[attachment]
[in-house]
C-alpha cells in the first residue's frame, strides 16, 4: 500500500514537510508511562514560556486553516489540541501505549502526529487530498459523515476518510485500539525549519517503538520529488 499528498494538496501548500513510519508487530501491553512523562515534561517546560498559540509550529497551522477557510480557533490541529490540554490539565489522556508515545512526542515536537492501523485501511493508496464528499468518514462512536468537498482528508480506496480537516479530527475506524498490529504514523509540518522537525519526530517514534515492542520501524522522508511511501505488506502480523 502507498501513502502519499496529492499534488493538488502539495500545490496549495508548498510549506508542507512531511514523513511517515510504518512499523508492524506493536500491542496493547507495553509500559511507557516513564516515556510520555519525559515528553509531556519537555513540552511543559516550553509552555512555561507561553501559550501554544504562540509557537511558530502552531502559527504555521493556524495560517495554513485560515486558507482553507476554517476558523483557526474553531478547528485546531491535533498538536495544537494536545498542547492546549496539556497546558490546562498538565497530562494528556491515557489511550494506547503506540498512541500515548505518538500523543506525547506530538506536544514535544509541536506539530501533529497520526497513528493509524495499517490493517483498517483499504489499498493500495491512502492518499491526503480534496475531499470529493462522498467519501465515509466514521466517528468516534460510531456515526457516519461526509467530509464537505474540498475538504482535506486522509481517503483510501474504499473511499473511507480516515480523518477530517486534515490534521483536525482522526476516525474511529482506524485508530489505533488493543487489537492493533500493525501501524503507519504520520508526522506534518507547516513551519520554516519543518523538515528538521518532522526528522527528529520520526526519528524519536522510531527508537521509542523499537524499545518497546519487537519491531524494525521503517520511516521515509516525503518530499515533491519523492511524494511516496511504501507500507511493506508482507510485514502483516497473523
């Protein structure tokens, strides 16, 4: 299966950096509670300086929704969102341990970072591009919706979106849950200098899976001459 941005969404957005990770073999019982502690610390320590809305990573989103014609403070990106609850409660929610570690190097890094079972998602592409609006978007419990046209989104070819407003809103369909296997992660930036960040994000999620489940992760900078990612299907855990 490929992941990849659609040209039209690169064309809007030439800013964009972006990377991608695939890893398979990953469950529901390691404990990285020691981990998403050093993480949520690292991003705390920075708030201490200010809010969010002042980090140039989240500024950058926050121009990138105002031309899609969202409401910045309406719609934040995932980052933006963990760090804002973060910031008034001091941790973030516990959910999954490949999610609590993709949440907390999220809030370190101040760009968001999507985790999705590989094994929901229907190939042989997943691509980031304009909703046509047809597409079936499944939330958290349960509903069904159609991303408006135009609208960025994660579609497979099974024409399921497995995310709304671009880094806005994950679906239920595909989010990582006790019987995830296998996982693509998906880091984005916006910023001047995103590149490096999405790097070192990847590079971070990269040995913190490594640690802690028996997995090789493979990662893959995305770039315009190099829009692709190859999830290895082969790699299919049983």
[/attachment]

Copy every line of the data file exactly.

[in-house]
C-alpha cells in the first residue's frame, strides 16, 4: 500500500514537510508511562514560556486553516489540541501505549502526529487530498459523515476518510485500539525549519517503538520529488 499528498494538496501548500513510519508487530501491553512523562515534561517546560498559540509550529497551522477557510480557533490541529490540554490539565489522556508515545512526542515536537492501523485501511493508496464528499468518514462512536468537498482528508480506496480537516479530527475506524498490529504514523509540518522537525519526530517514534515492542520501524522522508511511501505488506502480523 502507498501513502502519499496529492499534488493538488502539495500545490496549495508548498510549506508542507512531511514523513511517515510504518512499523508492524506493536500491542496493547507495553509500559511507557516513564516515556510520555519525559515528553509531556519537555513540552511543559516550553509552555512555561507561553501559550501554544504562540509557537511558530502552531502559527504555521493556524495560517495554513485560515486558507482553507476554517476558523483557526474553531478547528485546531491535533498538536495544537494536545498542547492546549496539556497546558490546562498538565497530562494528556491515557489511550494506547503506540498512541500515548505518538500523543506525547506530538506536544514535544509541536506539530501533529497520526497513528493509524495499517490493517483498517483499504489499498493500495491512502492518499491526503480534496475531499470529493462522498467519501465515509466514521466517528468516534460510531456515526457516519461526509467530509464537505474540498475538504482535506486522509481517503483510501474504499473511499473511507480516515480523518477530517486534515490534521483536525482522526476516525474511529482506524485508530489505533488493543487489537492493533500493525501501524503507519504520520508526522506534518507547516513551519520554516519543518523538515528538521518532522526528522527528529520520526526519528524519536522510531527508537521509542523499537524499545518497546519487537519491531524494525521503517520511516521515509516525503518530499515533491519523492511524494511516496511504501507500507511493506508482507510485514502483516497473523
């Protein structure tokens, strides 16, 4: 299966950096509670300086929704969102341990970072591009919706979106849950200098899976001459 941005969404957005990770073999019982502690610390320590809305990573989103014609403070990106609850409660929610570690190097890094079972998602592409609006978007419990046209989104070819407003809103369909296997992660930036960040994000999620489940992760900078990612299907855990 490929992941990849659609040209039209690169064309809007030439800013964009972006990377991608695939890893398979990953469950529901390691404990990285020691981990998403050093993480949520690292991003705390920075708030201490200010809010969010002042980090140039989240500024950058926050121009990138105002031309899609969202409401910045309406719609934040995932980052933006963990760090804002973060910031008034001091941790973030516990959910999954490949999610609590993709949440907390999220809030370190101040760009968001999507985790999705590989094994929901229907190939042989997943691509980031304009909703046509047809597409079936499944939330958290349960509903069904159609991303408006135009609208960025994660579609497979099974024409399921497995995310709304671009880094806005994950679906239920595909989010990582006790019987995830296998996982693509998906880091984005916006910023001047995103590149490096999405790097070192990847590079971070990269040995913190490594640690802690028996997995090789493979990662893959995305770039315009190099829009692709190859999830290895082969790699299919049983």